Indira, seven, lives with her parents, brother and sister near Kathmandu in Nepal. Her house has only one room, with one bed and one mattress. At bedtime, the children share the mattress on the floor. Indira has worked at the local granite quarry since she was three. The family is very poor so everyone has to work. There are 150 other children working at the quarry. Indira works six hours a day and then helps her mother with household chores. She also attends school, 30 minutes’ walk away. Her favourite food is noodles. She would like to be a dancer when she grows up. Picture: The Telegraph / James Mollison / Chris Boot Ltd

Indira, seven, lives with her parents, brother and sister near Kathmandu in Nepal. Her house has only one room, with one bed and one mattress. At bedtime, the children share the mattress on the floor. Indira has worked at the local granite quarry since she was three. The family is very poor so everyone has to work. There are 150 other children working at the quarry. Indira works six hours a day and then helps her mother with household chores. She also attends school, 30 minutes’ walk away. Her favourite food is noodles. She would like to be a dancer when she grows up. Picture: The Telegraph / James Mollison / Chris Boot Ltd

Jasmine, four, lives in a big house in Kentucky, USA, with her parents and three brothers. Her house is in the countryside, surrounded by farmland. Her bedroom is full of crowns and sashes that she has won in beauty pageants. She has entered more than 100 competitions. Her spare time is taken up with rehearsal. She practises her stage routines every day with a trainer. Jazzy would like to be a rock star when she grows up. Picture: The Telegraph / James Mollison / Chris Boot Ltd

Jasmine, four, lives in a big house in Kentucky, USA, with her parents and three brothers. Her house is in the countryside, surrounded by farmland. Her bedroom is full of crowns and sashes that she has won in beauty pageants. She has entered more than 100 competitions. Her spare time is taken up with rehearsal. She practices her stage routines every day with a trainer. Jazzy would like to be a rock star when she grows up. Picture: The Telegraph / James Mollison / Chris Boot Ltd

 

Home for this boy and his family is a mattress in a field on the outskirts of Rome, Italy. The family came from Romania by bus, after begging for money to pay for their tickets. When they arrived in Rome, they camped on private land, but the police threw them off. They have no identity papers, so cannot obtain legal work. The boy’s parents clean car windscreens at traffic lights. No one from his family has ever been to school. Picture: The Telegraph / James Mollison / Chris Boot Ltd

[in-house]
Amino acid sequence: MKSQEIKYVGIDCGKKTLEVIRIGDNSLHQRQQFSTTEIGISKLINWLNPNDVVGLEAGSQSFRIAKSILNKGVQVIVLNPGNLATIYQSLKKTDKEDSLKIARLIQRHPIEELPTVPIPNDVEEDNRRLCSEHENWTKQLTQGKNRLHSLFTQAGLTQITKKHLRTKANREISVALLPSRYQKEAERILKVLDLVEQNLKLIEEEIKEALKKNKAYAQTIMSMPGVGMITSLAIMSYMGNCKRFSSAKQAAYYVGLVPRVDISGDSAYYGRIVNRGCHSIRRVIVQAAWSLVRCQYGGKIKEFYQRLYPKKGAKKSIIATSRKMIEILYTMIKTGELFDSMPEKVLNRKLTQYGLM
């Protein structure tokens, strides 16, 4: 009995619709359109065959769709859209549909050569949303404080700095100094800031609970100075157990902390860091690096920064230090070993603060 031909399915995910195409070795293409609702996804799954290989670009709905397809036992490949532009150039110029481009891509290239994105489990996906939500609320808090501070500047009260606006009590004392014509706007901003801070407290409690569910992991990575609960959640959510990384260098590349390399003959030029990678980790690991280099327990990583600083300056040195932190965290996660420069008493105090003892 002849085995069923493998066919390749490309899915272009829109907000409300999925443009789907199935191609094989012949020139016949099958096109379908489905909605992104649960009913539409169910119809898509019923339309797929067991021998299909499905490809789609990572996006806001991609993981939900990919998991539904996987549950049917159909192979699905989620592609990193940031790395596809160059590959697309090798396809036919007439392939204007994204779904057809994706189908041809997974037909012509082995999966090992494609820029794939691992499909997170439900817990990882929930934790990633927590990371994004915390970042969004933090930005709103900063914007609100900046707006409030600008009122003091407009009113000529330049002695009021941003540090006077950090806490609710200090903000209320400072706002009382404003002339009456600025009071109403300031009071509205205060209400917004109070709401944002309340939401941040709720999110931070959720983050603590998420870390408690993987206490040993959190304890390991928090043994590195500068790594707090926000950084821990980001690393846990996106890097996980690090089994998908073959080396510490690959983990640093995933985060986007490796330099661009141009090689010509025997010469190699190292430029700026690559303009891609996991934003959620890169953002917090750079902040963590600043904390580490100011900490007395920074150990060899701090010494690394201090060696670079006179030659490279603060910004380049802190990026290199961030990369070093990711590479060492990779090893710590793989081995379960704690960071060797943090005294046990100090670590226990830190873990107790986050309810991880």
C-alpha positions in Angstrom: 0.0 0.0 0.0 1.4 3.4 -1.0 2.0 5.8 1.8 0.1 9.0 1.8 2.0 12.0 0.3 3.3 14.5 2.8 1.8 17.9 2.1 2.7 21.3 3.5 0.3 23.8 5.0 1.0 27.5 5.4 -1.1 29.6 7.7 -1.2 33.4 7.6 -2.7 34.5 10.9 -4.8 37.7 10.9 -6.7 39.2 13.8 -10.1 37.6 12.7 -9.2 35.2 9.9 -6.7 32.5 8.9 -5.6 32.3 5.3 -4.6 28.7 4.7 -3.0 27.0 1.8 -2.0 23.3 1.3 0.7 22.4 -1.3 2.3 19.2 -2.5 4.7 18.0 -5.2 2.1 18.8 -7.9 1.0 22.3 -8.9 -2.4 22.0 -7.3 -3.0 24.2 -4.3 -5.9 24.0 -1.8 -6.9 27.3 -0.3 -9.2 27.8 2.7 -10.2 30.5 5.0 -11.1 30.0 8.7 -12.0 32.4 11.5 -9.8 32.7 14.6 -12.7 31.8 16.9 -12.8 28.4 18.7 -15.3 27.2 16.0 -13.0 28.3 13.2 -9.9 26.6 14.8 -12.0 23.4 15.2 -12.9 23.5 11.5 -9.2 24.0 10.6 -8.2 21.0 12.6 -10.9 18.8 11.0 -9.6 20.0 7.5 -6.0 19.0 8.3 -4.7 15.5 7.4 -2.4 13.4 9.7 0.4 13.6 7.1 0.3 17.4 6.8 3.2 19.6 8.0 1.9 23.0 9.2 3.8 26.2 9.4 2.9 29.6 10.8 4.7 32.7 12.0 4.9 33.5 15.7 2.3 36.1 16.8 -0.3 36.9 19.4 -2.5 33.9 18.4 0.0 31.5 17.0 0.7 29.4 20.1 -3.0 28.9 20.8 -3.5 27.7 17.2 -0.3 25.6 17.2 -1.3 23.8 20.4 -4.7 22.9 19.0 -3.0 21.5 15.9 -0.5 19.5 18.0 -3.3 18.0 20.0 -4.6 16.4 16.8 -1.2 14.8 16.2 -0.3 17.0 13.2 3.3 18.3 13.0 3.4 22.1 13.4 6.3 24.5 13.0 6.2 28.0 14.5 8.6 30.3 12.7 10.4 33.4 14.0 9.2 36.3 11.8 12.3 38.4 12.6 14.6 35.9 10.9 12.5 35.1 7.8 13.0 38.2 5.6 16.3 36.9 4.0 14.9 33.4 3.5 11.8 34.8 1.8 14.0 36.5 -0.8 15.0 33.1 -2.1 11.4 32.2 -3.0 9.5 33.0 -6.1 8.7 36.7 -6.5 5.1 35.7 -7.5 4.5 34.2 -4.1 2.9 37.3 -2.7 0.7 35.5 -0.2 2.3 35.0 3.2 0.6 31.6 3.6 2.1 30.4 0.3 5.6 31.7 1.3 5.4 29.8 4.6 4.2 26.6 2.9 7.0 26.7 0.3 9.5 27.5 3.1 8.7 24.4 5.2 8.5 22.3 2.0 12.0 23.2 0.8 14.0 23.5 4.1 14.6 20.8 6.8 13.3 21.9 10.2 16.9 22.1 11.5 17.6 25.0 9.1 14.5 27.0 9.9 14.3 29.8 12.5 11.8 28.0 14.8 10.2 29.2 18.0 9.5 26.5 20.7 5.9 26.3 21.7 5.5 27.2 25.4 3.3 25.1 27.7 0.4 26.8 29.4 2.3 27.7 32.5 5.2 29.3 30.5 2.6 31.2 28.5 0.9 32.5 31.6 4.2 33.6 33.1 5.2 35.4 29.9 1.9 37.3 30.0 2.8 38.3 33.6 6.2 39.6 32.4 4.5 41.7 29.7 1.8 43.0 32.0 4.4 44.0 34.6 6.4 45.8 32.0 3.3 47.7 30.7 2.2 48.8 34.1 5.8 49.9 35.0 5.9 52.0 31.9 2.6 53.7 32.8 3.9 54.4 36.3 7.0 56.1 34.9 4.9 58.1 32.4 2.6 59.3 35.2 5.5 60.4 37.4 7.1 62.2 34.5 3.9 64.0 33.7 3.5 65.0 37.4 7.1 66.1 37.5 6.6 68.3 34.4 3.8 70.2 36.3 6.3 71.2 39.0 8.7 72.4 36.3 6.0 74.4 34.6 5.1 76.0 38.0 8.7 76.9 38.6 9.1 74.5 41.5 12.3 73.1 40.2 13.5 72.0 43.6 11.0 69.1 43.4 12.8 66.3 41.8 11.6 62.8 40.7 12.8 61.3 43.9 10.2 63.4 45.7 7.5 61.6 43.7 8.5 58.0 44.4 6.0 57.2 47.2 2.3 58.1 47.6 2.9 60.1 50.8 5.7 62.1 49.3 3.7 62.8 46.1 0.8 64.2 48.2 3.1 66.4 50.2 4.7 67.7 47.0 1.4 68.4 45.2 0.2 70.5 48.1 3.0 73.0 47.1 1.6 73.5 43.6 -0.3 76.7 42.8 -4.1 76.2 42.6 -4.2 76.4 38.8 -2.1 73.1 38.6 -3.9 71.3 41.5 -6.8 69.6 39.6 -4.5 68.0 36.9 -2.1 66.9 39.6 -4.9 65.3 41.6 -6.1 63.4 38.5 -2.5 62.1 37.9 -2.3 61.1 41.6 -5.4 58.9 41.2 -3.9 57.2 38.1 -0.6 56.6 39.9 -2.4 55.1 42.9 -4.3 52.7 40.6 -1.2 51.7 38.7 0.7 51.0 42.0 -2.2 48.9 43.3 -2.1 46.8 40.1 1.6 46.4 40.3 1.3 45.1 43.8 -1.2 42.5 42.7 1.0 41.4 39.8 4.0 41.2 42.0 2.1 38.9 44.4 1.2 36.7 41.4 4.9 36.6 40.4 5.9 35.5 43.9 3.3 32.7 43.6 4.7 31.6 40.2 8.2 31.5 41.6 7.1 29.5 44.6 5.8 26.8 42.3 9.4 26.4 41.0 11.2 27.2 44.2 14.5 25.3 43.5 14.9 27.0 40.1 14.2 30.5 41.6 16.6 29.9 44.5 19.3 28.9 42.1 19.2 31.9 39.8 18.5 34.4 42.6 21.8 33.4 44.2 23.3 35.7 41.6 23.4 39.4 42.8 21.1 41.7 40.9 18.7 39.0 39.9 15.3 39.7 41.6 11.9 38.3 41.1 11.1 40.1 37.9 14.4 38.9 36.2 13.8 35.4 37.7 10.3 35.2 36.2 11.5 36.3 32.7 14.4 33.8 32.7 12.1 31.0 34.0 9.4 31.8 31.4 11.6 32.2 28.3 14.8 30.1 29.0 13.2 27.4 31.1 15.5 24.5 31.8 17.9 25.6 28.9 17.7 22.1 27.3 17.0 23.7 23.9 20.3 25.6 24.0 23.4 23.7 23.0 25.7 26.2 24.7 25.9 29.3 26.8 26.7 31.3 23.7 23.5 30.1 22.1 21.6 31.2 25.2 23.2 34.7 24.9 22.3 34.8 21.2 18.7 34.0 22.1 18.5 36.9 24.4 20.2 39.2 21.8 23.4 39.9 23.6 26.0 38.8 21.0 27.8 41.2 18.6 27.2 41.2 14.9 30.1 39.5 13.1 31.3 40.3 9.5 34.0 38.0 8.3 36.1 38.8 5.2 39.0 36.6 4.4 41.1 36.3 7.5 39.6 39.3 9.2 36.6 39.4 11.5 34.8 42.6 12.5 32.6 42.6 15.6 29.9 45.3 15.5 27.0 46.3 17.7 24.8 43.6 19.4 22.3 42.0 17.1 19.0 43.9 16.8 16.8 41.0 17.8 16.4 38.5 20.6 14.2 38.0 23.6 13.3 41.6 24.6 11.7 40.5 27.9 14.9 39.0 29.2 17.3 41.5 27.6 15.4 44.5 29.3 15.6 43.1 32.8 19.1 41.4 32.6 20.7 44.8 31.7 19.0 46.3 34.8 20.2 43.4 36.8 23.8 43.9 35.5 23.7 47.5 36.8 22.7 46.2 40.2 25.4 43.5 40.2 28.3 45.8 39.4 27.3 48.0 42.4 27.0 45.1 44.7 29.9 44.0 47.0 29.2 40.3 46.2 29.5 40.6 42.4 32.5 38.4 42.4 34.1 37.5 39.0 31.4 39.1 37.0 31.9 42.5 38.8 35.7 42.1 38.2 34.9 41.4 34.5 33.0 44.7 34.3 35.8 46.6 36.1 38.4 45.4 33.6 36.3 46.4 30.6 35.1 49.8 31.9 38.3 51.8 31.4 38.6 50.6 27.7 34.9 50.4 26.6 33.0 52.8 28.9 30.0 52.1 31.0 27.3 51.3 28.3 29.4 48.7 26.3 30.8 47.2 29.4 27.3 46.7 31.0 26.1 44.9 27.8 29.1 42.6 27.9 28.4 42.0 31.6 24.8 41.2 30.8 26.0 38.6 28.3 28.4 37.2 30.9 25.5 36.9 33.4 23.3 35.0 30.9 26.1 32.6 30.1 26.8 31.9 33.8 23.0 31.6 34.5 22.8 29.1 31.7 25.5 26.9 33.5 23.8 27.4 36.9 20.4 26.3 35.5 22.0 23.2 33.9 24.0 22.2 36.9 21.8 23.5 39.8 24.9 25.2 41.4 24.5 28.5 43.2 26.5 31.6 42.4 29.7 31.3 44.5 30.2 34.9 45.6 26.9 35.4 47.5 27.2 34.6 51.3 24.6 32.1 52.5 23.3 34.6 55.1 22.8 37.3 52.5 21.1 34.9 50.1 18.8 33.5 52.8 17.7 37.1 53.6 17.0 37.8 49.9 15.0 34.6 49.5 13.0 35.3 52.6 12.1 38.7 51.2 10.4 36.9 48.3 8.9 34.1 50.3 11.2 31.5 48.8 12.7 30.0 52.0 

Home for this boy and his family is a mattress in a field on the outskirts of Rome, Italy. The family came from Romania by bus, after begging for money to pay for their tickets. When they arrived in Rome, they camped on private land, but the police threw them off. They have no identity papers, so cannot obtain legal work. The boy’s parents clean car windscreens at traffic lights. No one from his family has ever been to school. Picture: The Telegraph / James Mollison / Chris Boot Ltd

Kaya, four, lives with her parents in a small apartment in Tokyo, Japan. Her bedroom is lined from floor to ceiling with clothes and dolls. Kaya’s mother makes all her dresses – Kaya has 30 dresses and coats, 30 pairs of shoes and numerous wigs. When she goes to school, she has to wear a school uniform. Her favourite foods are meat, potatoes, strawberries and peaches. She wants to be a cartoonist when she grows up. Picture: The Telegraph / James Mollison / Chris Boot Ltd

Kaya, four, lives with her parents in a small apartment in Tokyo, Japan. Her bedroom is lined from floor to ceiling with clothes and dolls. Kaya’s mother makes all her dresses – Kaya has 30 dresses and coats, 30 pairs of shoes and numerous wigs. When she goes to school, she has to wear a school uniform. Her favourite foods are meat, potatoes, strawberries and peaches. She wants to be a cartoonist when she grows up. Picture: The Telegraph / James Mollison / Chris Boot Ltd

Lamine, 12, lives in Senegal. He is a pupil at the village Koranic school, where no girls are allowed. He shares a room with several other boys. The beds are basic, some supported by bricks for legs. At six every morning the boys begin work on the school farm, where they learn how to dig, harvest maize and plough the fields using donkeys. In the afternoon they study the Koran. In his free time Lamine likes to play football with his friends. Picture: The Telegraph / James Mollison / Chris Boot Ltd

Lamine, 12, lives in Senegal. He is a pupil at the village Koranic school, where no girls are allowed. He shares a room with several other boys. The beds are basic, some supported by bricks for legs. At six every morning the boys begin work on the school farm, where they learn how to dig, harvest maize and plough the fields using donkeys. In the afternoon they study the Koran. In his free time Lamine likes to play football with his friends. Picture: The Telegraph / James Mollison / Chris Boot Ltd